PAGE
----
My parents were very apprehensive when I began spilling my long-kept secret indiscriminately. They were concerned that I would suffer in ways I didn’t anticipate, and they urged me to think of my children’s shidduchim, even though they’re still young. “Colitis is a significant issue,” my mother cautioned me. “Are you sure you want this to be public knowledge?”
I explained to them that as long as I had been keeping my condition a secret, I had been in complete denial of the way it was affecting me. “On the outside, I always gave a confident, happy-go-lucky impression,” I said, “but now I realize what a high price I paid for maintaining that façade – I couldn’t get any support!”
For a while, I was talking about my condition to everyone. When people would casually ask me how I was doing, I would give them an honest report about how I was feeling and tell them the latest news from my doctor. I was probably oversharing at that stage, but eventually I reached a balance in which I would share more selectively, only with people who were close to me and only at times when I felt it would be helpful for me or the other person.
One day, a friend of mine, whom I met through an organization that supports frum girls with chronic conditions, called me up in tears, and told me what a hard day she was having. In the past, I would have listened sympathetically, but in the back of my mind I would have viewed her outburst as a sign of weakness or neediness. I simply couldn’t relate to these dramatic displays of emotion. Now, as I clucked my tongue in genuine sympathy, I thought to myself, This is amazing! Next time I’m in tears and falling apart, I’m going to give her a call and unload!
So accustomed was I to isolating myself when I was feeling miserable that I had to muster a whole lot of courage to pick up the phone and reach out to this friend the next time I was holed up in my bedroom crying after yet another disappointing medical appointment. But she was so supportive, and so happy to reciprocate the favor, that I felt no embarrassment whatsoever when I cried to her about how unfair it all was, and how I just wanted to feel good for a change and not have to take medications and run to doctors my whole life. In subsequent “venting” calls to her, when my tears overwhelmed me to the point that I could barely speak, she made up rhymes about how upset I must be and sang songs about how everything would be okay. These often made me smile, or even laugh, through my tears.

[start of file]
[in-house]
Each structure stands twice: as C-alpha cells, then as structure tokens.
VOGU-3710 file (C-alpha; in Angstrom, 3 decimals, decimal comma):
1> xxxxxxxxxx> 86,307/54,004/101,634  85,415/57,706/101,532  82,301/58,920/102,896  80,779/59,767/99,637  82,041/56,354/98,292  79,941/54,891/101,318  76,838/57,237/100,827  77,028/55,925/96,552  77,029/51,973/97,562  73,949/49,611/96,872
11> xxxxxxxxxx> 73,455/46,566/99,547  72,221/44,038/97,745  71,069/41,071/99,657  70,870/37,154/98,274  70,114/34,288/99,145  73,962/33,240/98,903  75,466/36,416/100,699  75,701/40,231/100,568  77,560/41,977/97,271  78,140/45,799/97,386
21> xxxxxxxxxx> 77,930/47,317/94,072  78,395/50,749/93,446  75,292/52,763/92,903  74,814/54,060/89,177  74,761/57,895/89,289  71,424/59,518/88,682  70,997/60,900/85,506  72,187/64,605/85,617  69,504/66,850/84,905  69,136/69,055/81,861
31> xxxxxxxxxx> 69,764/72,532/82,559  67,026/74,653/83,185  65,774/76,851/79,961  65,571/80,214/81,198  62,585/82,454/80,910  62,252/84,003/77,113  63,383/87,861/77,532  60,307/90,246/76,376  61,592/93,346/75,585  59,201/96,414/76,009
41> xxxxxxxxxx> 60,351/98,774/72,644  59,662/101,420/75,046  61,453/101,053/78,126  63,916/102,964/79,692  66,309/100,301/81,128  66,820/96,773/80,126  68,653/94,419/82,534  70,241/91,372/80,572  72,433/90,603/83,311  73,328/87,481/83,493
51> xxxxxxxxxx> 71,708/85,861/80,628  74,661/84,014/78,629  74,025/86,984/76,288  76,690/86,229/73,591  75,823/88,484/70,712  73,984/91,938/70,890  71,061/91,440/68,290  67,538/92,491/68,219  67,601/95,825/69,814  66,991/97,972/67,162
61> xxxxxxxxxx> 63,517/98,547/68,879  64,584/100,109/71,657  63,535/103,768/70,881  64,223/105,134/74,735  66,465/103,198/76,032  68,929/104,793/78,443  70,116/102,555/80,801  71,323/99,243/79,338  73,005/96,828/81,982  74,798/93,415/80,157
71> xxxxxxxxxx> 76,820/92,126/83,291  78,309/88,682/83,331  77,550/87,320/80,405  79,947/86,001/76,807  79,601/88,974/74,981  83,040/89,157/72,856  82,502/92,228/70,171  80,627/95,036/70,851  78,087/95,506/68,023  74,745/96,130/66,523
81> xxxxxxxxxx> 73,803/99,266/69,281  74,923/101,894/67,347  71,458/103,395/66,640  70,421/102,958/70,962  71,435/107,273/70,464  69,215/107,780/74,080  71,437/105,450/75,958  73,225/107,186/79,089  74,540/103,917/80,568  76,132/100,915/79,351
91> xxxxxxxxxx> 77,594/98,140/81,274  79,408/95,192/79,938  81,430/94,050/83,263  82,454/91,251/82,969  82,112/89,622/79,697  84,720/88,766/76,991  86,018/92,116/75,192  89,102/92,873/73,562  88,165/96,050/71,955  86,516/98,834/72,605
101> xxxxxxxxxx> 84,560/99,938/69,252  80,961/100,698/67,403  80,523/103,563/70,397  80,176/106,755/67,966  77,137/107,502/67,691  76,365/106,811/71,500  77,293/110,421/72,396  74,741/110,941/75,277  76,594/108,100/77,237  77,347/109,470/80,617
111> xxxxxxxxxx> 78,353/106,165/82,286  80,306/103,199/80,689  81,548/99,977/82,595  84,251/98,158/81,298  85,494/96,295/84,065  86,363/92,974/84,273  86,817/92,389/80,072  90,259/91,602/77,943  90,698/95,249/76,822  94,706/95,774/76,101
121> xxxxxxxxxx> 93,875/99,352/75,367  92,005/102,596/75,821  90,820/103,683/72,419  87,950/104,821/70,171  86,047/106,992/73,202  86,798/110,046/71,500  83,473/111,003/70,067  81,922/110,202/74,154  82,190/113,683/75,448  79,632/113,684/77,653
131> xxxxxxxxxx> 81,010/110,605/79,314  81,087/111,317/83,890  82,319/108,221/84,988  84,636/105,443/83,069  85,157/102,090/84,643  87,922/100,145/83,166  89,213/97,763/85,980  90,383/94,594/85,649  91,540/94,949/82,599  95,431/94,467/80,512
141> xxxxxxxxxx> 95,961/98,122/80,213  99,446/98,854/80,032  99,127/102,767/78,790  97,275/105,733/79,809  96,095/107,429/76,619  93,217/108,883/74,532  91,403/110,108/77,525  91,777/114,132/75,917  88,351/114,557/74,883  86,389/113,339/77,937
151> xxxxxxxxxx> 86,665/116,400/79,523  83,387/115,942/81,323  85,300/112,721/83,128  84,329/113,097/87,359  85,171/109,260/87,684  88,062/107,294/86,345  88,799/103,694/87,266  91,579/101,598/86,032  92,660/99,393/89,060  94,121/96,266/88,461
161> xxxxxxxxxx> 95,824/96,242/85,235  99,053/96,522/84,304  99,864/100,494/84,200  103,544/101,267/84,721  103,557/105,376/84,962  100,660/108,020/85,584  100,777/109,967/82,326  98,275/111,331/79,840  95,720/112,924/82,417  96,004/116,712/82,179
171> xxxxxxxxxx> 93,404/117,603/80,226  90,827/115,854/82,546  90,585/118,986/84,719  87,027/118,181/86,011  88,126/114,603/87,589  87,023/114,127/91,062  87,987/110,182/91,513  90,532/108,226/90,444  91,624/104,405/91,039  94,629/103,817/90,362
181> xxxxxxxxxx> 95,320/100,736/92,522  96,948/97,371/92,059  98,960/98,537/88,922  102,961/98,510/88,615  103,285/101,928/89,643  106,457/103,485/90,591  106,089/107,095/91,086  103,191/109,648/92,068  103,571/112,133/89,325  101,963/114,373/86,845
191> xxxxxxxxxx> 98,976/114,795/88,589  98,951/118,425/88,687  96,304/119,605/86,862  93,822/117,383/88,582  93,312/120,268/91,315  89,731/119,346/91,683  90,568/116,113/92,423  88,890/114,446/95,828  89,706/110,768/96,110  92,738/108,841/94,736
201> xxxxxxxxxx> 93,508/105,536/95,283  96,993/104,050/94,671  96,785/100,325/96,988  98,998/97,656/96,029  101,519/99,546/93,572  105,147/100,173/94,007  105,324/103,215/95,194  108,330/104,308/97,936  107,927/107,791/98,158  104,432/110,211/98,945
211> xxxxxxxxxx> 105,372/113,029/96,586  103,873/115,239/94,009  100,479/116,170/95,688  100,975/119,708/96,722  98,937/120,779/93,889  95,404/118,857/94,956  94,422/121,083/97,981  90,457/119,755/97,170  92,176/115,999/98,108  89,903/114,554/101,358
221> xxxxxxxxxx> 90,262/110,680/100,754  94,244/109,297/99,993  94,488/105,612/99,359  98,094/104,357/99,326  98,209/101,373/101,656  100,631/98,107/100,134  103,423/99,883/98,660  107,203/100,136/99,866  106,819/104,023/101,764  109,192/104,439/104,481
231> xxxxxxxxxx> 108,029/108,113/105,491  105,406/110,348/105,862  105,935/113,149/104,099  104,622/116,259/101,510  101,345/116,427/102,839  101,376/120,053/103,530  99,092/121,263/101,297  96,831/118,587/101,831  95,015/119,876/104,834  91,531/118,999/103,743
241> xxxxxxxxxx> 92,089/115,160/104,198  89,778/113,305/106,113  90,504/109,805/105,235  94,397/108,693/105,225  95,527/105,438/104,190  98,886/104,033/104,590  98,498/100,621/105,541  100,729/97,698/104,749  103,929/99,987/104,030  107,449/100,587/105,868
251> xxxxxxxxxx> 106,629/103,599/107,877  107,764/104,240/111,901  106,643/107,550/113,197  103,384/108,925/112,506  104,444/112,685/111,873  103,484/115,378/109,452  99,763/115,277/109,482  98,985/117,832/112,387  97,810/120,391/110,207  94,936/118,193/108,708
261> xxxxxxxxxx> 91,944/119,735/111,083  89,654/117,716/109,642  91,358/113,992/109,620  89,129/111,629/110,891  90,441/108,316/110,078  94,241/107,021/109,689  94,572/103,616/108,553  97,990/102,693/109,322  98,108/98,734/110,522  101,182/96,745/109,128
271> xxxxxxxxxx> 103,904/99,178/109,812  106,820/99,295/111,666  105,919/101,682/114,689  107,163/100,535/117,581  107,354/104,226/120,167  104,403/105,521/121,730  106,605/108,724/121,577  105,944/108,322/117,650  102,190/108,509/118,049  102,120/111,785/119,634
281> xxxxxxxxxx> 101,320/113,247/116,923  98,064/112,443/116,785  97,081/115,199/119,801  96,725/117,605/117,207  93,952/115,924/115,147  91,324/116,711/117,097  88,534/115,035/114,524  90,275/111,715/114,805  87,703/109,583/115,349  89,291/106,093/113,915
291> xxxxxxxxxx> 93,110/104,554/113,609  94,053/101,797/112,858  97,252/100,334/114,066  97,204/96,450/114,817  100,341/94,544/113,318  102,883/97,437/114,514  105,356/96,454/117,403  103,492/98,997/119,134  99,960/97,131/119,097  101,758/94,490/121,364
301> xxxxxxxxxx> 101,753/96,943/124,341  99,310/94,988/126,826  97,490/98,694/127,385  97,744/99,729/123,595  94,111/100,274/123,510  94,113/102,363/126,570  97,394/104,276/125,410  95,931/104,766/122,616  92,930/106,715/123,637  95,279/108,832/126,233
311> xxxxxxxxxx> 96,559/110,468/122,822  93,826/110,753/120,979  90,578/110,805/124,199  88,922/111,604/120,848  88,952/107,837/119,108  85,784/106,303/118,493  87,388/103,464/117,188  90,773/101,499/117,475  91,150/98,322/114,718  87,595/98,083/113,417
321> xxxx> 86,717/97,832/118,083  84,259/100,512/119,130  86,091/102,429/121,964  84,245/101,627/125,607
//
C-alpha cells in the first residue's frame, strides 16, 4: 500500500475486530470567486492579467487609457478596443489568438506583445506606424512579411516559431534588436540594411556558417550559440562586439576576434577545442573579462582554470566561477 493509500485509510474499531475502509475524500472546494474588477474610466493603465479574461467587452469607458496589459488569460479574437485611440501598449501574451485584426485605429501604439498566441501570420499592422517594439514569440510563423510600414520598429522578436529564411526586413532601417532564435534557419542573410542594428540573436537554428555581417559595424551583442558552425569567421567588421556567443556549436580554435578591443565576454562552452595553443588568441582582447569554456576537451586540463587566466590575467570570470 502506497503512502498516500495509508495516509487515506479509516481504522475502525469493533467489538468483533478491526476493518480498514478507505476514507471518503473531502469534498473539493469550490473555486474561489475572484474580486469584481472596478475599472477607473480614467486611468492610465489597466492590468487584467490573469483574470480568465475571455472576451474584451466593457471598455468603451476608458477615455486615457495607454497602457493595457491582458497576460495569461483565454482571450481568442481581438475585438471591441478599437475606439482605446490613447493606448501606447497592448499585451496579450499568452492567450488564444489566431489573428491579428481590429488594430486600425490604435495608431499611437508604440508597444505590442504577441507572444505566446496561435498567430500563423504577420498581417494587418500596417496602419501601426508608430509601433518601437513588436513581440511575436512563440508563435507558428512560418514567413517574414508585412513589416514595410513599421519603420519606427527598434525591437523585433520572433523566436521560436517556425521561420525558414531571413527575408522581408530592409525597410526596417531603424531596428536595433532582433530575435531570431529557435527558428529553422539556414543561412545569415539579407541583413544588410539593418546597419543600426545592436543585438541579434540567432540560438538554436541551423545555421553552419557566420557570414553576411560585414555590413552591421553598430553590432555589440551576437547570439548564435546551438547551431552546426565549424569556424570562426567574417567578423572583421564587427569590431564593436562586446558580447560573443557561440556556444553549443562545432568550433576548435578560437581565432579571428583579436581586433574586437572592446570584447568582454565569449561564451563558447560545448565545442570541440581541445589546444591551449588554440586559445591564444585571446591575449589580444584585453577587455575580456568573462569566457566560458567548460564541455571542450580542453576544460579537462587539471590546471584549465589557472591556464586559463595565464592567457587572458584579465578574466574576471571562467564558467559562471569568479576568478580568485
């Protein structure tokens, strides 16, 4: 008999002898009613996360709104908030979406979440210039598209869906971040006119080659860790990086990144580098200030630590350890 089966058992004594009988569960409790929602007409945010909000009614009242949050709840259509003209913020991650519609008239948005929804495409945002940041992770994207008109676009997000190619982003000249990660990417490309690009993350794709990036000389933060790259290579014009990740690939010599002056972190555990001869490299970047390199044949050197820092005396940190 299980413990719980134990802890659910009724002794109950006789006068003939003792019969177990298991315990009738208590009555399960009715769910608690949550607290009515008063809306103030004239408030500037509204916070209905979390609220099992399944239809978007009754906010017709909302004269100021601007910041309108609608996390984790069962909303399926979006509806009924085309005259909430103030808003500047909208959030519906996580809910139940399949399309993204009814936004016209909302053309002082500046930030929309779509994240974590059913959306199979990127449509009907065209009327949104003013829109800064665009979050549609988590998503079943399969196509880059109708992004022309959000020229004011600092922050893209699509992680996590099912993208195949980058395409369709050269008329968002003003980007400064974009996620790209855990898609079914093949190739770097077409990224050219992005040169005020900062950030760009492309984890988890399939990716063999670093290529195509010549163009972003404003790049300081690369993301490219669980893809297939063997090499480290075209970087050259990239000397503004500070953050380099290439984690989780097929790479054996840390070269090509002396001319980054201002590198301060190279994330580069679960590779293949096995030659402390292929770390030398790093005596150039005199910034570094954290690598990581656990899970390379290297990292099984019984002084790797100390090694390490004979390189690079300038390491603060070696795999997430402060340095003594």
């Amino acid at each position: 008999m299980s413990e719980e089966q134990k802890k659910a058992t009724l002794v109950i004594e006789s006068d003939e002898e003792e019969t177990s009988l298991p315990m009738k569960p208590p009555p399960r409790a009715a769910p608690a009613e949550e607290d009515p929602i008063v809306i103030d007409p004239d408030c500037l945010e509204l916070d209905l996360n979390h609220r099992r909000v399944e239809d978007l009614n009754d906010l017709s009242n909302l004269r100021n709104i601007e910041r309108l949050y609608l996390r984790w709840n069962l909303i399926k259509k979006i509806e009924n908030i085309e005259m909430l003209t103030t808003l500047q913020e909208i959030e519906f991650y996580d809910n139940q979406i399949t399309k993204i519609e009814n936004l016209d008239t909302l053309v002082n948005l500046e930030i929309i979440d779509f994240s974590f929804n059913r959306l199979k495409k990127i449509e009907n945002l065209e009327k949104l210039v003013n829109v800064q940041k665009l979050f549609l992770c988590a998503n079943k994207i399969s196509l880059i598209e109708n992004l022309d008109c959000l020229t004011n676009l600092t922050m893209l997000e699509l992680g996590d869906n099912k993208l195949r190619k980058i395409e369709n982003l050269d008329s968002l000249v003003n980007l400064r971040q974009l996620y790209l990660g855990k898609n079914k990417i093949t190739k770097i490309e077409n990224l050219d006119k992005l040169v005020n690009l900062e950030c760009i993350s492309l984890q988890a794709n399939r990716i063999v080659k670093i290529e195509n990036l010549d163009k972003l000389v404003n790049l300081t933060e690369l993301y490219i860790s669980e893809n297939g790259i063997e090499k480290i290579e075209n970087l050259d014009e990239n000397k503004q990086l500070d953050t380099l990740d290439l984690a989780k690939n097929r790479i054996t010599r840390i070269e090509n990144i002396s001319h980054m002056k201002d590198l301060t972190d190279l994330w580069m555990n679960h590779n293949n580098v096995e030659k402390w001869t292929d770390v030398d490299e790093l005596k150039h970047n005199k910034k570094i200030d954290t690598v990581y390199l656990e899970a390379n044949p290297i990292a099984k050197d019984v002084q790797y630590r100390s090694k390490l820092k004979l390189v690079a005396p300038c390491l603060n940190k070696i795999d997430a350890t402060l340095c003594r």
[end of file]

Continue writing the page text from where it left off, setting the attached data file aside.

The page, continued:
About three years ago, for the first time, I attended an event for frum people with Crohn’s disease or colitis. Looking around, I wondered to myself, How can it be that these people all have my diagnosis? They look so normal! And then I thought to myself, Hey, I must be normal, too!
Interestingly, once I came to view myself as a regular person and my condition as a simple fact of life, the intense crying spells stopped completely. I do still cry about my illness on occasion, but it’s with a certain peacefulness and acceptance, not with the intensity of despair and rage that characterized my earlier, explosive outbursts. When a wave of sadness, or fear, or disappointment, or frustration comes over me, I sit down and journal, or I call up a good friend, and if the tears come, I just let them fall freely.
“It’s not fair” is no longer part of my emotional lexicon, as I’ve made peace with the fact that this is the life Hashem has chosen for me, colitis and all. I know, now, that it’s okay for me to let certain tasks slide and not do “what everyone else does” all the time. I’m allowed to not feel good and to ease up on my responsibilities in deference to my condition, even as I refuse to use that condition as an excuse for not living the life I want to live and accomplishing the things I want to do.
The narrator may be reached through LifeLines or the Mishpacha office.
(Originally featured in Mishpacha, Issue 814)